The viewer’s movement will be tracked by Danae Valenza’s neon and sound work, swelling to greet them and diminishing as they pass. Biljana Jancic’s installation will function similarly, flooding a hidden corner of Cybulka’s wall work with silver plains of vinyl tape, reflecting the blue of a vacant projection screen as well as viewers’ movements through the space.

Adelle Mills’ work will feature on four large screens embedded within Cybulka’s walls, creating unconscious connections between the body of the viewer and that of the performer on screen.

Pia van Gelder harnesses the innate capacity of the human body to conduct energy through contact. Van Gelder’s sculptural instrument integrates our own radiant energy into an electronic circuit which generates sound.

Mira Oosterweghel’s sculptural forms will traverse the upper reaches of the gallery space, signifiers of human activity, threatening and fearful, within the tamed space of the gallery space.

Ruth McConchie is creating a new world to be encountered through a virtual reality headset. This work will begin in the real: situating the visitor in the gallery space, and then pull the viewer down through the watery subterranean spaces beneath the MCA, opening to reveal a vignette of the real and imagined social histories of The Rocks.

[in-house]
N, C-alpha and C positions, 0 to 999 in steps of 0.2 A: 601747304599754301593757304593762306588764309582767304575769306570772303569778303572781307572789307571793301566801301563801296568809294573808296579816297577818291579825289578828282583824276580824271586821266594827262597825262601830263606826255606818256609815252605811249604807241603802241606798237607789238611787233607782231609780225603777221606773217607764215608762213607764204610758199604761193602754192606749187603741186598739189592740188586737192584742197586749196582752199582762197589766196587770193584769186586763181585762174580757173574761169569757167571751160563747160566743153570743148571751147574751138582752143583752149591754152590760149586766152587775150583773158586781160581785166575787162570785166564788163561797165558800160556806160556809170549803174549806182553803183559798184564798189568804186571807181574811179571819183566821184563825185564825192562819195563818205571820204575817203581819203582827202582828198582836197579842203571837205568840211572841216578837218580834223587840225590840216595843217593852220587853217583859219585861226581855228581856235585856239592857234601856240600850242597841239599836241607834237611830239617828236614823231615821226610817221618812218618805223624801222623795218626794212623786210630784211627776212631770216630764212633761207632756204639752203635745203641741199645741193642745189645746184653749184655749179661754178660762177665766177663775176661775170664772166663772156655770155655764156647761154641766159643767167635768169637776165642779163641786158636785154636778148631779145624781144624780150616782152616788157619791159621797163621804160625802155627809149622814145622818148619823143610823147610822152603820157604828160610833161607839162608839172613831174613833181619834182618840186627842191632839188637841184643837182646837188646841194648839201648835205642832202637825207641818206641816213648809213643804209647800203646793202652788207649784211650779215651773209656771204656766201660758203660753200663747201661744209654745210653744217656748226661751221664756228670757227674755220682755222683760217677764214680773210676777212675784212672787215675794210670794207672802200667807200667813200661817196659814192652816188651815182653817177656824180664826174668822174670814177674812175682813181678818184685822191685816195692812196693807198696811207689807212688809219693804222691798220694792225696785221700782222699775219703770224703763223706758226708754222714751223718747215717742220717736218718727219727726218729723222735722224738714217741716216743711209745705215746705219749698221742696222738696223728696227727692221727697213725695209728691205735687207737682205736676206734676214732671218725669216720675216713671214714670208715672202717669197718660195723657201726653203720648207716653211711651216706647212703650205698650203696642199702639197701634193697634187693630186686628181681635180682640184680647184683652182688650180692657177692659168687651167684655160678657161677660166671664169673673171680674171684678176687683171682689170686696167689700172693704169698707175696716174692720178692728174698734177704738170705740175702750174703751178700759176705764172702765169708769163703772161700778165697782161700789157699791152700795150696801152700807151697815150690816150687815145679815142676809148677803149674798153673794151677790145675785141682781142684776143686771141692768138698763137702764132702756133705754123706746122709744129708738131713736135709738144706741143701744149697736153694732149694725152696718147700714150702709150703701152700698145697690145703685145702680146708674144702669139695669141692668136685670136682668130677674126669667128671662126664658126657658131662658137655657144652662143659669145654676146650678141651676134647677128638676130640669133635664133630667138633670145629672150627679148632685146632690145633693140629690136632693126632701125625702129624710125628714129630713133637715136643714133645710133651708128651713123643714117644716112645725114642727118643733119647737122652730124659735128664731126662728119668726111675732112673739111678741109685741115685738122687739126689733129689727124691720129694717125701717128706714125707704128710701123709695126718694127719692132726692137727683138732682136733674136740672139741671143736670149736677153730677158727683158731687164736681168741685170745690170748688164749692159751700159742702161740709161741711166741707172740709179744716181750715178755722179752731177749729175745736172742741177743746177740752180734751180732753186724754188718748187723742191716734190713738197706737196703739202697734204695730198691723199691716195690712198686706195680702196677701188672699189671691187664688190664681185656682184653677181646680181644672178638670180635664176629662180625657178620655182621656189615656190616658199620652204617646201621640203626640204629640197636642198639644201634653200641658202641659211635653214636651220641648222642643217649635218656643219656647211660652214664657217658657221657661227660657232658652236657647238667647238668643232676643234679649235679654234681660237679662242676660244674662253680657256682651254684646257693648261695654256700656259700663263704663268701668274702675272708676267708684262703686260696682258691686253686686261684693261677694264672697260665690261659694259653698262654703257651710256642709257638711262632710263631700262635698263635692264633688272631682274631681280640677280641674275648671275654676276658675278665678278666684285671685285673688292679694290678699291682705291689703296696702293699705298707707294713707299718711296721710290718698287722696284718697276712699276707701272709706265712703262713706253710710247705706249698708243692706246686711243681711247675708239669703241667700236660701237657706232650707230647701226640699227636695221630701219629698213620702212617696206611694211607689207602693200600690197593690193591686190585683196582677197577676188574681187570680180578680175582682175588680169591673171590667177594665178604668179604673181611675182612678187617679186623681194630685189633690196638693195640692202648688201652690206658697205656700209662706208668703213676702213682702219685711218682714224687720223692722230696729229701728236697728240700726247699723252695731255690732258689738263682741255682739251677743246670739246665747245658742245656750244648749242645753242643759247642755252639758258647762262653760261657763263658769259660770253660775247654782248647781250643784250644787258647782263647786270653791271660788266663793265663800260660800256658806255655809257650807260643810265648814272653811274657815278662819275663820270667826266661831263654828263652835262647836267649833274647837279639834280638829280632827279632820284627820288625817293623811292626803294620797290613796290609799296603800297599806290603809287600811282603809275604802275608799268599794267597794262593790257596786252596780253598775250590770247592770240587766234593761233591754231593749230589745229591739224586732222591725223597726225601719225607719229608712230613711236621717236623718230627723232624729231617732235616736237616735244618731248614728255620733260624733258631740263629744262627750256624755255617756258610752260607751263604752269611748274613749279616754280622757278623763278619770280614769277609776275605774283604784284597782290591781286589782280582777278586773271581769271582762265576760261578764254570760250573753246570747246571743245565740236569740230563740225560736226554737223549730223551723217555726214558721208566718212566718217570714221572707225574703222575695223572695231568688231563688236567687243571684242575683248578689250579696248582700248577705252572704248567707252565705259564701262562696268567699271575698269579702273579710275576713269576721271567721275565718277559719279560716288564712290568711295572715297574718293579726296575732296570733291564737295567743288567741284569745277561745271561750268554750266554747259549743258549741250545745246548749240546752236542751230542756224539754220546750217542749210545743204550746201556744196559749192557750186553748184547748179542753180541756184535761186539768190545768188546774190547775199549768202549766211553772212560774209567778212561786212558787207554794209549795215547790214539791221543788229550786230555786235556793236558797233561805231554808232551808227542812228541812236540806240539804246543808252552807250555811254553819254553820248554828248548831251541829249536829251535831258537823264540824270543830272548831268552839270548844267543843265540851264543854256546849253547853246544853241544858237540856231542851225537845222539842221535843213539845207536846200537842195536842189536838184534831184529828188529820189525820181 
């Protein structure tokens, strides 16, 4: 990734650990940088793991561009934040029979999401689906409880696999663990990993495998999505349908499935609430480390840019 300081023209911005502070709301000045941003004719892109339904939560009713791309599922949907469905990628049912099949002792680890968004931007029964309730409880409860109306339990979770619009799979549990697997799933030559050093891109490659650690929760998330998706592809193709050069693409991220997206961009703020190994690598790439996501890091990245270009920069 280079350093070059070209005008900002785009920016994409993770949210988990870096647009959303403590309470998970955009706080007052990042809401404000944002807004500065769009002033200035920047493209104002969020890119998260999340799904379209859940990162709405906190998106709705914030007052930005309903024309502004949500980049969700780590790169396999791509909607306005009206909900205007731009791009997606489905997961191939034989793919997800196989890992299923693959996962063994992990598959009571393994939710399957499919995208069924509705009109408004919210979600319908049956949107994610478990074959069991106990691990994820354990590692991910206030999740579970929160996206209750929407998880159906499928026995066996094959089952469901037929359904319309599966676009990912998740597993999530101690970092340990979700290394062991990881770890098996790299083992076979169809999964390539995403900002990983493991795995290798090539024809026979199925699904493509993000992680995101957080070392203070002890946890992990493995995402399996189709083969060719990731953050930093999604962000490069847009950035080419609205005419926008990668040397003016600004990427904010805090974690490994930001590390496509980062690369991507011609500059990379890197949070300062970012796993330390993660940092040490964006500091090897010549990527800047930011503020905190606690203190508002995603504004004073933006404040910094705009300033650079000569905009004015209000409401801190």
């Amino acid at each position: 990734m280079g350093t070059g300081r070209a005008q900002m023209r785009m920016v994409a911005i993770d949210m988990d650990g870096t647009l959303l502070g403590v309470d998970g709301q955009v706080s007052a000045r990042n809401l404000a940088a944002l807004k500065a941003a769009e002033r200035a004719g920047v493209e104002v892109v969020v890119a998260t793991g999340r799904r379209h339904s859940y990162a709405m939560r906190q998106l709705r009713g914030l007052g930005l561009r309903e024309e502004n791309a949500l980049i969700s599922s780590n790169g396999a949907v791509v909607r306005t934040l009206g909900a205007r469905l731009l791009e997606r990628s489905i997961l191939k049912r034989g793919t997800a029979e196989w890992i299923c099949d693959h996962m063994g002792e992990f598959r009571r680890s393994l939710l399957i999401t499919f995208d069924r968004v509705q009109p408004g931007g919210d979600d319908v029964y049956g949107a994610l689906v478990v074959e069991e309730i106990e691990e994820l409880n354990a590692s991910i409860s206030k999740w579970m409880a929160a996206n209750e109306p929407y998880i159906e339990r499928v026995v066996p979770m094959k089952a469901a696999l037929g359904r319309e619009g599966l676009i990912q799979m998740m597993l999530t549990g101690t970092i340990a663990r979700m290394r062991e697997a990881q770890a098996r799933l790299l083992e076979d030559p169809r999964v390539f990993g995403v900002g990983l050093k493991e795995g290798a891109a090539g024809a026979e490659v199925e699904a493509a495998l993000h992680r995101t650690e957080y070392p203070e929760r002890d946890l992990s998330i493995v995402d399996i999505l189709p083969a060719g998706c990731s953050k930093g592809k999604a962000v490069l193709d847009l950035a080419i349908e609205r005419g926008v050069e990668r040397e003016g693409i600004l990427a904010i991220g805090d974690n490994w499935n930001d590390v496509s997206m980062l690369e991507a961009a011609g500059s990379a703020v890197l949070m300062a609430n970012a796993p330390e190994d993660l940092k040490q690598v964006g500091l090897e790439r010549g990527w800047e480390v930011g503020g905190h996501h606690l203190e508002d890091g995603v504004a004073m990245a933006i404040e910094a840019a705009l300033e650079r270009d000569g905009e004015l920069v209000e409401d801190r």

Curator, Emily Cormack said: ‘It is an honour to reveal the depth of curiosity and creative intelligence in Australia’s younger generation of artists through presenting these innovative works in Primavera 2016.’

‘This exhibition imagines that the ‘brain’ is distributed throughout the body, spreading across its various system, dispersed and alive throughout. Each of the works will affect the viewers’ body in different ways, through the lungs, the muscles or the nervous system, meaning that the viewer will be unable to view the exhibition without some part of their body feeling it.’

Audi Australia will continue its support of the MCA, joining Primavera as Major Partner in 2016. This will be the first year that Audi has sponsored this exhibition and starts a new era for the company’s support of the MCA.